Thursday, March 14, 2013

Where Does Your Church Need To "Pull a Google"

Todd Rhodes:
Google instantly confused and irritated (and profusely angered) millions of people yesterday.

It announced that it is shutting down Google Reader.

I did not see this coming.

I love Google Reader. I use it to aggregate all the feeds that I use to find great stuff for this blog, and for Ministry Briefing.

How could they do this?

Why could they do this?

And I was not alone. Do a search on Twitter, and you’ll see the rampage that people went on.

It was not pretty.

People are PLEADING with Google not to do this.

Please don’t take away something we use and love.

Why did Google do it?

“While the product has a loyal following, over the years usage has declined.”

Google evidently saw something that I (or a few million others didn’t). Most people were NOT using Google Reader… in fact, less and less. And to continue putting leadership and resources into this program did not make sense.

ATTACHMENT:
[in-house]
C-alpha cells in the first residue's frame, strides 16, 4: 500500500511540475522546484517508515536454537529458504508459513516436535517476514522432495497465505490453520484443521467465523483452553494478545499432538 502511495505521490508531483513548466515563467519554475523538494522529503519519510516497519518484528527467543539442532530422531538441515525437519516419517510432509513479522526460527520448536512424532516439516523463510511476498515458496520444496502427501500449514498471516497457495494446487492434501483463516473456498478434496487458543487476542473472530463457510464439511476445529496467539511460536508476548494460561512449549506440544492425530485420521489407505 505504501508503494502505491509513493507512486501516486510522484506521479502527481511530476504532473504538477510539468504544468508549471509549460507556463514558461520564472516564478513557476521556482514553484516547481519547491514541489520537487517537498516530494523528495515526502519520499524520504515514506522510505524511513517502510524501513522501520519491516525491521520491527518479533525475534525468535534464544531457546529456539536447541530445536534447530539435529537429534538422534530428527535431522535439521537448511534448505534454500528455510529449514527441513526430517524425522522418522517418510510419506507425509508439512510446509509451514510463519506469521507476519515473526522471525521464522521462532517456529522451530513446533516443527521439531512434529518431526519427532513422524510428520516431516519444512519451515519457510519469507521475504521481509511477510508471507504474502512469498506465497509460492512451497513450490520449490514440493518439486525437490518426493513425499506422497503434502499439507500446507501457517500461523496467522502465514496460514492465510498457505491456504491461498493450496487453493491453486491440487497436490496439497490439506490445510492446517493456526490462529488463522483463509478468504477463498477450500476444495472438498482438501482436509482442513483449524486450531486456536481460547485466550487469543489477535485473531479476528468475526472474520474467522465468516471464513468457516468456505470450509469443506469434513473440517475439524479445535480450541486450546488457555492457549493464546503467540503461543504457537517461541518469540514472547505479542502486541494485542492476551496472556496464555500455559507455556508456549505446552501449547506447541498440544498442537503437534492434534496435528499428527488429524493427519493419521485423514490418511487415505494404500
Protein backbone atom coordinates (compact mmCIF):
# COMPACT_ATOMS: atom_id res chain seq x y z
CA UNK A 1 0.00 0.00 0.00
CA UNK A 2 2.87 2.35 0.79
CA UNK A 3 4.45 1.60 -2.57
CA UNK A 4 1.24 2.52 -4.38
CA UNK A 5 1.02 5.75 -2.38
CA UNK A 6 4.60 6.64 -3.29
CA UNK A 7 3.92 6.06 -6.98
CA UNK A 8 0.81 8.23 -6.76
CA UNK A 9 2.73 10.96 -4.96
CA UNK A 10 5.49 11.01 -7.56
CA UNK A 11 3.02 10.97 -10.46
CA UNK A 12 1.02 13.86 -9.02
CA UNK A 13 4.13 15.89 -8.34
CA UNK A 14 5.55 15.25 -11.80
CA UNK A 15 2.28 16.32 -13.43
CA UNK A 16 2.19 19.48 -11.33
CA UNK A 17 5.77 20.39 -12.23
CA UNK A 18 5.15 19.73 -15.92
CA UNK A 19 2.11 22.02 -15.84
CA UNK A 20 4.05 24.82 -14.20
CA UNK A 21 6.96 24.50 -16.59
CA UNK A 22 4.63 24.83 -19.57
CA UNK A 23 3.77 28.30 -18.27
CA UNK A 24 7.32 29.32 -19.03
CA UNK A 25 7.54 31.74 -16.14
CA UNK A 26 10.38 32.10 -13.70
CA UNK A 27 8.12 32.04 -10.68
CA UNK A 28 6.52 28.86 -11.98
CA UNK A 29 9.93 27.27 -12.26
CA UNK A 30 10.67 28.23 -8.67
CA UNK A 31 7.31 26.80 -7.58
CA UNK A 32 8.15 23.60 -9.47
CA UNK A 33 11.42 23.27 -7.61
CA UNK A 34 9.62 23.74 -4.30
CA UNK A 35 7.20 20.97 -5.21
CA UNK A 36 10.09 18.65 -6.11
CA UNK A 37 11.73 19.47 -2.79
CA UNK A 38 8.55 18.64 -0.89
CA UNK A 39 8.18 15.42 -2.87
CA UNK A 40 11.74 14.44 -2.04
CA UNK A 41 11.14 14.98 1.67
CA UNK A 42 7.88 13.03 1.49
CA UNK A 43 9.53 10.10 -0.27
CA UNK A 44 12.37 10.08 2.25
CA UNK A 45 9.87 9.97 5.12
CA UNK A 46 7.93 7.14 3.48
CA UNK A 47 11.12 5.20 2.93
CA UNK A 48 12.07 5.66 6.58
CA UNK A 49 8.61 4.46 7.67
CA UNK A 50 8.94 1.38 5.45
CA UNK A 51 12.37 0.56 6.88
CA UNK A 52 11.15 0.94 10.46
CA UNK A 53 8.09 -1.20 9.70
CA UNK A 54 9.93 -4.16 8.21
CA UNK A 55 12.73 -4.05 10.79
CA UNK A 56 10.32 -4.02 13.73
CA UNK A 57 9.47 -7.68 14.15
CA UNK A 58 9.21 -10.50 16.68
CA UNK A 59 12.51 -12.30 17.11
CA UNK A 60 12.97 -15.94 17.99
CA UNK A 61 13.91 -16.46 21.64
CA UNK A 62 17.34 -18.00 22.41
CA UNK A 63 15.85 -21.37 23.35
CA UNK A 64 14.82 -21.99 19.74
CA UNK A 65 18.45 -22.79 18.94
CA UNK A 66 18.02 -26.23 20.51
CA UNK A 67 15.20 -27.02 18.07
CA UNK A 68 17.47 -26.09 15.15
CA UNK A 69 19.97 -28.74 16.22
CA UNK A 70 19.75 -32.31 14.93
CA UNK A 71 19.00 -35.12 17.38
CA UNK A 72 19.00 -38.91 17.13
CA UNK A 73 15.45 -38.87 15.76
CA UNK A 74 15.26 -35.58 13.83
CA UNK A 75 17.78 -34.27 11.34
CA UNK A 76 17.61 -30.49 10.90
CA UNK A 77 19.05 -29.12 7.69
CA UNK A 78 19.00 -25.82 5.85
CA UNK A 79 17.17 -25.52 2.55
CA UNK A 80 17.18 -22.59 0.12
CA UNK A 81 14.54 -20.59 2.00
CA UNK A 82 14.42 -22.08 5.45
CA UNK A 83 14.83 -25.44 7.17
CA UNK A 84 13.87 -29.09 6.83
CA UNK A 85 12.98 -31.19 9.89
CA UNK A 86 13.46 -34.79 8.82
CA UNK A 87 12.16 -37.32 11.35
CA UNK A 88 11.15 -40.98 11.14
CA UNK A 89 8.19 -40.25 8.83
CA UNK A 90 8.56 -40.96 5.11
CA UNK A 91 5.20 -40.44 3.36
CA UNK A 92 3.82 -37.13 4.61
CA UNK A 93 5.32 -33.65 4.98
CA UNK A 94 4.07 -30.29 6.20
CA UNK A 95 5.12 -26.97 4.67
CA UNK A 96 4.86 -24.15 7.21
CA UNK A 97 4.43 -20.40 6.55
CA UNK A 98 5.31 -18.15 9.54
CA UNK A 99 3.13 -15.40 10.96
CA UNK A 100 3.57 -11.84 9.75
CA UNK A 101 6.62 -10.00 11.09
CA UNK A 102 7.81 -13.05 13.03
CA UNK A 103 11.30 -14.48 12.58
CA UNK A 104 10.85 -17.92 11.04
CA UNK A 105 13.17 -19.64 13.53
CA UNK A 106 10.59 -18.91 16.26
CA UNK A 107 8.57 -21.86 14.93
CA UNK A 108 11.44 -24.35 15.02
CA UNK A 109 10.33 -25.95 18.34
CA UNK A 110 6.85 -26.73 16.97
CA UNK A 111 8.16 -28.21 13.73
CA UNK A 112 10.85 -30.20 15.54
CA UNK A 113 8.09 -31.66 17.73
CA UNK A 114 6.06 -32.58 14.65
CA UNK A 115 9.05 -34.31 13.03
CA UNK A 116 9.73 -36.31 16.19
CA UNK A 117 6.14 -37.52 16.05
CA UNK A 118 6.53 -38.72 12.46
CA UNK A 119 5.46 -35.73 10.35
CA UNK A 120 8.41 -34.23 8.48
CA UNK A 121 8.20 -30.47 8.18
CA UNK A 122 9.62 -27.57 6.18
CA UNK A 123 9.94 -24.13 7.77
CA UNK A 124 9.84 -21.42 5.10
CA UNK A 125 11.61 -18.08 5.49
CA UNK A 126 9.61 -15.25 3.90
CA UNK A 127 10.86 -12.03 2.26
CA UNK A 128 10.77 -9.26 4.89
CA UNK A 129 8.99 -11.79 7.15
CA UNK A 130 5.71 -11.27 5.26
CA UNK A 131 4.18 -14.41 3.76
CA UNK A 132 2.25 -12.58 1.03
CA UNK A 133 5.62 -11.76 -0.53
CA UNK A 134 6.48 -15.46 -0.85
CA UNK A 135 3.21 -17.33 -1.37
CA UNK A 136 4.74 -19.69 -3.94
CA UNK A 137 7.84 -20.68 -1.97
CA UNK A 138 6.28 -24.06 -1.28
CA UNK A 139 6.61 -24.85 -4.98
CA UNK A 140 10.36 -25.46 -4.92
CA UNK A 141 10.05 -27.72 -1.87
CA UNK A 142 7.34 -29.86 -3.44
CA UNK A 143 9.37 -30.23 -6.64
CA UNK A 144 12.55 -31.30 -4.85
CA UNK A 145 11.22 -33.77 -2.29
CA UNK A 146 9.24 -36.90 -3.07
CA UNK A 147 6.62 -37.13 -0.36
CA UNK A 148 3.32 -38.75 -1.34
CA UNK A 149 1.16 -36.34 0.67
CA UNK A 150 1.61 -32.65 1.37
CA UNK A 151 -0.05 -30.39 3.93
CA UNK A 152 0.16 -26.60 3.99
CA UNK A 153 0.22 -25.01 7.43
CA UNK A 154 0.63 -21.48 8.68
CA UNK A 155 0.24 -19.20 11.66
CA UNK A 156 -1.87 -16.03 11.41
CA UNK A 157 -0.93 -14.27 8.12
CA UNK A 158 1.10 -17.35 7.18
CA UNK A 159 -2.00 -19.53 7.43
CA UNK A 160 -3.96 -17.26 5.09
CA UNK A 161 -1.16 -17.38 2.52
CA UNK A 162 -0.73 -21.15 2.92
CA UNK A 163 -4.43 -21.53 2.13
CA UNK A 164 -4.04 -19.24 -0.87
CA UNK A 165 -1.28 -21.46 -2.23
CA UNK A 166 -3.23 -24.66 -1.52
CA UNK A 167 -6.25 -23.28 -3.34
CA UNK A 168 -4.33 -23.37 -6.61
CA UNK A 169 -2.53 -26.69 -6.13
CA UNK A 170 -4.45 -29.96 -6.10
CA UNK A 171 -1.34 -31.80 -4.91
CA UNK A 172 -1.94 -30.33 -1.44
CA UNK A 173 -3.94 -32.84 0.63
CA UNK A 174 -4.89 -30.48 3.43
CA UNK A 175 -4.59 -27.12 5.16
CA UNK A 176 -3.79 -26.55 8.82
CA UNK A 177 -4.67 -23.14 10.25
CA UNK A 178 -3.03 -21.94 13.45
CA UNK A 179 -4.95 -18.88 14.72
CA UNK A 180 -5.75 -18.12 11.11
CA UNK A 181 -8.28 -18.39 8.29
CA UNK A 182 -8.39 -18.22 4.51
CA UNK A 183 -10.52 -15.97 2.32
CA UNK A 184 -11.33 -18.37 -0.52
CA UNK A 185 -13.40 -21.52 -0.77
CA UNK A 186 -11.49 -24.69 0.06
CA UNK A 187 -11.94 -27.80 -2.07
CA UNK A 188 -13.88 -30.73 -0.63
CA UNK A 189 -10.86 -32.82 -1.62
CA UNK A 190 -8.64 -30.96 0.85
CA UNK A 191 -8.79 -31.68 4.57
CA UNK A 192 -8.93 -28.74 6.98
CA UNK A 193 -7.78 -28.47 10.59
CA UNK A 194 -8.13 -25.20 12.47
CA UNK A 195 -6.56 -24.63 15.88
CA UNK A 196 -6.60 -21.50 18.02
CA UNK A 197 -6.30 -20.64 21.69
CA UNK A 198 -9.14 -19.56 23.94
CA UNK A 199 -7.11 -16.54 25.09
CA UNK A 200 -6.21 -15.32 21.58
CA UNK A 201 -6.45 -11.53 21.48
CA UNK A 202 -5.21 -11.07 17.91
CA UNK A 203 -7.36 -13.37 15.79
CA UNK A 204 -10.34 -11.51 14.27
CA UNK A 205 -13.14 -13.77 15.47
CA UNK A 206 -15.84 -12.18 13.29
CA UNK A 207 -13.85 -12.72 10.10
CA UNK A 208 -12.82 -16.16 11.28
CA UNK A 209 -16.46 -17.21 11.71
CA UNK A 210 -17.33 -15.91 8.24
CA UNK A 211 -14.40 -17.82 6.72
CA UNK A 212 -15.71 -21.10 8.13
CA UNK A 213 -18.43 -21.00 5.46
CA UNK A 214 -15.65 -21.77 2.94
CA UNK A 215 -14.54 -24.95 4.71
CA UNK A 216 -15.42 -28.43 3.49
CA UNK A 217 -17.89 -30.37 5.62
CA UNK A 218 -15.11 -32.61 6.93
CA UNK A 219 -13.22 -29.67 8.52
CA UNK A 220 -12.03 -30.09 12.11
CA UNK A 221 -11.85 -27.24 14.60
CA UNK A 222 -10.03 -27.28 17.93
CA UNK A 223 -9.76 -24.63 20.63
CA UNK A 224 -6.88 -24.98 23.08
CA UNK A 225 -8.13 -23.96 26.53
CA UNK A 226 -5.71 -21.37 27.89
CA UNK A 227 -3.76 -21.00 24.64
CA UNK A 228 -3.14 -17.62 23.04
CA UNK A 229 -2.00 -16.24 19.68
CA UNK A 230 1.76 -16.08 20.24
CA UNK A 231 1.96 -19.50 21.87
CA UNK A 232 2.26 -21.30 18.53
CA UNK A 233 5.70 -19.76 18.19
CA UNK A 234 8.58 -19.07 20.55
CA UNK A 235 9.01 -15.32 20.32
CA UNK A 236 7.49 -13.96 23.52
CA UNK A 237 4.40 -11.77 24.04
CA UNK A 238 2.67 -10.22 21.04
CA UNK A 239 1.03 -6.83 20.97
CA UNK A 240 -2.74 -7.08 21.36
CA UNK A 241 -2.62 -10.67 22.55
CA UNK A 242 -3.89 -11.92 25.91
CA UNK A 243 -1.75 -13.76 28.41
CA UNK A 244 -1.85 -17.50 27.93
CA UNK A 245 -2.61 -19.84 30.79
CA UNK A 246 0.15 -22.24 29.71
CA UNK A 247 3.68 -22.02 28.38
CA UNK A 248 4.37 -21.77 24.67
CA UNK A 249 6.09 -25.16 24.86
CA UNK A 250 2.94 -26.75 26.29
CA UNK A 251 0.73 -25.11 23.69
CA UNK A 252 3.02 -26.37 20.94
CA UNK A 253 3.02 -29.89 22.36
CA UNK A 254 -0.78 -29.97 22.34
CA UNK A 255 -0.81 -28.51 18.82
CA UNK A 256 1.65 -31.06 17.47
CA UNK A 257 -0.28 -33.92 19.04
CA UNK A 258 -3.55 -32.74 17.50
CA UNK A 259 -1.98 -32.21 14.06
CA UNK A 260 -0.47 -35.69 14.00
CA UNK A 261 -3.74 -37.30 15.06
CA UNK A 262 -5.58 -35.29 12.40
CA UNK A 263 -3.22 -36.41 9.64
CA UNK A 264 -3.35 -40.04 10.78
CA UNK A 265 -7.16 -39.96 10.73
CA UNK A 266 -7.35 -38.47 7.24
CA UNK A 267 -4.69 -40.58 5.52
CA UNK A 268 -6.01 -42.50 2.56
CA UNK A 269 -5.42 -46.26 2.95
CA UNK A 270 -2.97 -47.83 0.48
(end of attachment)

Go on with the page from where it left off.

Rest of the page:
Sometimes as church leaders we have to make the same determination.

Canning a program that some people absolutely LOVE… yet it’s taking up too many resources, or has dwindled over the years.

People will be upset. They will plead. They will cry.

But you still know it’s the right thing to do.

Maybe you need to pull a Google in your church.

You’ll make some people upset… but you know it’s the only way that you can do what you really think you need to do.

QUESTION: Where could your church free up some resources by stopping something that some people think is working?

1 comment:

Anonymous said...

When I was with my last church the youth would put on a Valentine’s day banquet to raise money for IJM. We had done it for about four years. I noticed that we were only raising, on average, about $100 dollars but putting in weeks of effort. It seemed like a good thing, but we could do better. My recommendation to stop that event and think of new ways to invest our time and energy was given to me as a reason for why I was being let go of. Pulling a Google is dangerous in a system that thrives on what has always worked.